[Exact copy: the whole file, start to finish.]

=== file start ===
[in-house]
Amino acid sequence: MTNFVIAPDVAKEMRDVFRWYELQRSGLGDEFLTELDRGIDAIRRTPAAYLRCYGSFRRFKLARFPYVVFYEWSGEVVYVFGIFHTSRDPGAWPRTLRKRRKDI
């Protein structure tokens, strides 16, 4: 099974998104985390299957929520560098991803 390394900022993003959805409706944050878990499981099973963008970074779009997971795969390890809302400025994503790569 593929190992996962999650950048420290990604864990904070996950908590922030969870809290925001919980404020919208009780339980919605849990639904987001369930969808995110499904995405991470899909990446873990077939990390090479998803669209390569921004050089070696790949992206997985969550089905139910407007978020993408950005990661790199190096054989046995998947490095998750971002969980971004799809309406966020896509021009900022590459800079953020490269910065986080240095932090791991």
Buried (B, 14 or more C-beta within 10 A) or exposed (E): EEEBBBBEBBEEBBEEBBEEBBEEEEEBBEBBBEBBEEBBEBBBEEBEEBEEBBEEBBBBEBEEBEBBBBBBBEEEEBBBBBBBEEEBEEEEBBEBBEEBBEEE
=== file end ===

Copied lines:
[in-house]
Amino acid sequence: MTNFVIAPDVAKEMRDVFRWYELQRSGLGDEFLTELDRGIDAIRRTPAAYLRCYGSFRRFKLARFPYVVFYEWSGEVVYVFGIFHTSRDPGAWPRTLRKRRKDI
């Protein structure tokens, strides 16, 4: 099974998104985390299957929520560098991803 390394900022993003959805409706944050878990499981099973963008970074779009997971795969390890809302400025994503790569 593929190992996962999650950048420290990604864990904070996950908590922030969870809290925001919980404020919208009780339980919605849990639904987001369930969808995110499904995405991470899909990446873990077939990390090479998803669209390569921004050089070696790949992206997985969550089905139910407007978020993408950005990661790199190096054989046995998947490095998750971002969980971004799809309406966020896509021009900022590459800079953020490269910065986080240095932090791991």
Buried (B, 14 or more C-beta within 10 A) or exposed (E): EEEBBBBEBBEEBBEEBBEEBBEEEEEBBEBBBEBBEEBBEBBBEEBEEBEEBBEEBBBBEBEEBEBBBBBBBEEEEBBBBBBBEEEBEEEEBBEBBEEBBEEE